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The Tell: Japan’s Golden Week could provide opportunities for currency traders, but business as usual for bond investors

For yen investors, fluctuations in the currency have traditionally been correlated with equity markets and the broad industry sentiment. As risk appetite falls, investors flock to haven-related assets such as the Japanese yen. Read More...

For yen traders, fluctuations in the currency have traditionally been correlated with equity markets and broad economic sentiment. As appetite for assets perceived as risky falls, investors flock to haven-related assets such as the Japanese yen.

However, all this might go out the door ahead of what’s known as Golden Week in Japan, the traditional weeklong holiday beginning April 29, as traders clamor for liquidity.

“Thin liquidity around the Easter holidays and the usual month-end flow, FX markets will have another liquidity event to deal with in late-April this year — the run up to a Golden Week holiday period in Japan,” wrote Adam Cole, chief currency strategist at RBC Capital Markets.

But, as liquidity dries up, history suggests there are opportunities for traders — especially in the period leading up to local festivities. “In the run up to Golden Week, there is some evidence that USD/JPY falls (average -0.3%, but much larger excluding the last two years), consistent with exporter offers being brought forward,” Cole said.

In fact, USD/JPY USDJPY, +0.31%  has fallen nine of the last 15 weeks leading up to Golden Week, with five of them seeing declines greater than 1%, he noted in the chart below.

USD/JPY moves around Golden Week

Read: Guggenheim says next recession will be less severe — but the ensuing stock market fall will be brutal

In a follow-up call, Cole said Japanese companies are predominantly buyers of yen, as they move to repatriate overseas profits. That can lead to an imbalance, which along with liquidity issues can make for sharp moves in the dollar/yen currency pair, ahead of the holiday period as companies pre-hedge potential flows.

Amplifying the potential surge in volatility is that 2019 will have twice as many national holidays, meaning local markets are closed for the entire 10-day period beginning the Saturday before Golden Week officially kicks off.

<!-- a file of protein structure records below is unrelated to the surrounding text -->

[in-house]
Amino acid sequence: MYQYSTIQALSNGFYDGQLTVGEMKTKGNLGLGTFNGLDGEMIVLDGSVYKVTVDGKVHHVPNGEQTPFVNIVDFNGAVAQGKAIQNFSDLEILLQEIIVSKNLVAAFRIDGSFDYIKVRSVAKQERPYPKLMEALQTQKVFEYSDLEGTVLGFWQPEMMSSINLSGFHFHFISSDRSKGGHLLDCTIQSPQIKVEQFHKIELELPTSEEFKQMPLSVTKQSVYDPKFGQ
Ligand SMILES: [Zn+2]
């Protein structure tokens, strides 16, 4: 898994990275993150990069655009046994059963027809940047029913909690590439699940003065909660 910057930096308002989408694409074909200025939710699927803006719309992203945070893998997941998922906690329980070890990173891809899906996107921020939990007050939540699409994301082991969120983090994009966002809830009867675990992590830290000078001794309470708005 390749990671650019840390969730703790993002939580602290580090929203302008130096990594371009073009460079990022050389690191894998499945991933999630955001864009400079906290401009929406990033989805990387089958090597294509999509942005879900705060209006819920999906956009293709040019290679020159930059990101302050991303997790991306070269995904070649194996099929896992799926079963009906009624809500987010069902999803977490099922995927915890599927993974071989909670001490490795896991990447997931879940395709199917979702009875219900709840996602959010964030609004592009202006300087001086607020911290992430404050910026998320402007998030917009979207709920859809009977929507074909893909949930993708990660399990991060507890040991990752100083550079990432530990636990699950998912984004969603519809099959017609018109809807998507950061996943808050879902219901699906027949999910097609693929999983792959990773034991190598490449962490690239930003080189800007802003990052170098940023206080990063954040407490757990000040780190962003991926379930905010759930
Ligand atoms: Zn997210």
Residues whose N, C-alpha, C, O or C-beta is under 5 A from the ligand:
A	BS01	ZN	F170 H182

But for bond investors, the lead up to the holiday should provide little surprises. “I think it will be business as usual in the bond market,” said Robert Tipp, chief investment strategist at PGIM Fixed Income. “And unless we get some fundamental economic change during the period then it will reopen as is.”

On May 1, the Federal Reserve meets for its third policy meeting of the year. However, a change in monetary policy is seen as unlikely after the central bank halted its plans for rate hikes to move into wait-and-see mode.

See: Fed retreated further from interest-rate hikes due to unease on economy, low inflation, FOMC minutes show

According to CME data, fed-funds futures traders see a 98.5% probability the Fed remains on hold at that meeting.

Read: Why a senior IMF official fears the Fed may at some point need to hike rates even with low inflation

But for currency traders, it might be best to position for this trade once the festivities have passed. “Nonetheless, given that previous Golden Weeks have been shorter and normally discontinuous, is possible the impact could be larger this year and we would be wary of positioning for our core JPY-bearish view over the next couple of weeks,” said Cole.

Japanese derivative and equity markets are closed from April 27 through May 6, according to the Japanese Exchange Group.

Read: Why the U.S. dollar looks vulnerable to a selloff against the Japanese yen

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